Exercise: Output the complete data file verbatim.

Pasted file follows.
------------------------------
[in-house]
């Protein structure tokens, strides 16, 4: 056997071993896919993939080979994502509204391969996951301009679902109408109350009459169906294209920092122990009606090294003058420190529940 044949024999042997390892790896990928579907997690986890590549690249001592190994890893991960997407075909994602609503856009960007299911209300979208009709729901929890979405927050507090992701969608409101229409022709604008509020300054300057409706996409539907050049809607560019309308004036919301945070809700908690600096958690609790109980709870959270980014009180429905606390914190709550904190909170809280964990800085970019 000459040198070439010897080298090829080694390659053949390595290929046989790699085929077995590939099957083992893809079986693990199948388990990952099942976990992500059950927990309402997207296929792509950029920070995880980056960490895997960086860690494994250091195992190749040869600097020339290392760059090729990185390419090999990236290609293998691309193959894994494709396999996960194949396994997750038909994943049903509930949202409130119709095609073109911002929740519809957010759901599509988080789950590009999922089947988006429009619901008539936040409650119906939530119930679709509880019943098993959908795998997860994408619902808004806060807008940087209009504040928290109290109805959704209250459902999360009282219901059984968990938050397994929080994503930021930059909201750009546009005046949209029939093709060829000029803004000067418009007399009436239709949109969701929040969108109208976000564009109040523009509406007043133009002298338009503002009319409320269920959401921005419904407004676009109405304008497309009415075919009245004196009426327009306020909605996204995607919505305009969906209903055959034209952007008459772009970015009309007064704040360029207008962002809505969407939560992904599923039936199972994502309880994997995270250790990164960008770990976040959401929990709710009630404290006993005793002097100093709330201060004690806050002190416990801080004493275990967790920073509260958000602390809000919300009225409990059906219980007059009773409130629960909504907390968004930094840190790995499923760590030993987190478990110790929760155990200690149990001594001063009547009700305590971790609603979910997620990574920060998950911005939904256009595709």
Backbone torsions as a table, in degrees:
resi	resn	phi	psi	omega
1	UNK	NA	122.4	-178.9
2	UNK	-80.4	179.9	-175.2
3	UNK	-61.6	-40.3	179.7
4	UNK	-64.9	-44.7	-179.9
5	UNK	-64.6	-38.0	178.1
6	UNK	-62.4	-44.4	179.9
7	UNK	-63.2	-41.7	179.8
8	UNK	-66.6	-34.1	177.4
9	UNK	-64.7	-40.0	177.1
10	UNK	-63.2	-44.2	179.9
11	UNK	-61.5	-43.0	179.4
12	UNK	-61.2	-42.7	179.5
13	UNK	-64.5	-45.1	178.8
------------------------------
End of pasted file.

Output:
[in-house]
């Protein structure tokens, strides 16, 4: 056997071993896919993939080979994502509204391969996951301009679902109408109350009459169906294209920092122990009606090294003058420190529940 044949024999042997390892790896990928579907997690986890590549690249001592190994890893991960997407075909994602609503856009960007299911209300979208009709729901929890979405927050507090992701969608409101229409022709604008509020300054300057409706996409539907050049809607560019309308004036919301945070809700908690600096958690609790109980709870959270980014009180429905606390914190709550904190909170809280964990800085970019 000459040198070439010897080298090829080694390659053949390595290929046989790699085929077995590939099957083992893809079986693990199948388990990952099942976990992500059950927990309402997207296929792509950029920070995880980056960490895997960086860690494994250091195992190749040869600097020339290392760059090729990185390419090999990236290609293998691309193959894994494709396999996960194949396994997750038909994943049903509930949202409130119709095609073109911002929740519809957010759901599509988080789950590009999922089947988006429009619901008539936040409650119906939530119930679709509880019943098993959908795998997860994408619902808004806060807008940087209009504040928290109290109805959704209250459902999360009282219901059984968990938050397994929080994503930021930059909201750009546009005046949209029939093709060829000029803004000067418009007399009436239709949109969701929040969108109208976000564009109040523009509406007043133009002298338009503002009319409320269920959401921005419904407004676009109405304008497309009415075919009245004196009426327009306020909605996204995607919505305009969906209903055959034209952007008459772009970015009309007064704040360029207008962002809505969407939560992904599923039936199972994502309880994997995270250790990164960008770990976040959401929990709710009630404290006993005793002097100093709330201060004690806050002190416990801080004493275990967790920073509260958000602390809000919300009225409990059906219980007059009773409130629960909504907390968004930094840190790995499923760590030993987190478990110790929760155990200690149990001594001063009547009700305590971790609603979910997620990574920060998950911005939904256009595709």
Backbone torsions as a table, in degrees:
resi	resn	phi	psi	omega
1	UNK	NA	122.4	-178.9
2	UNK	-80.4	179.9	-175.2
3	UNK	-61.6	-40.3	179.7
4	UNK	-64.9	-44.7	-179.9
5	UNK	-64.6	-38.0	178.1
6	UNK	-62.4	-44.4	179.9
7	UNK	-63.2	-41.7	179.8
8	UNK	-66.6	-34.1	177.4
9	UNK	-64.7	-40.0	177.1
10	UNK	-63.2	-44.2	179.9
11	UNK	-61.5	-43.0	179.4
12	UNK	-61.2	-42.7	179.5
13	UNK	-64.5	-45.1	178.8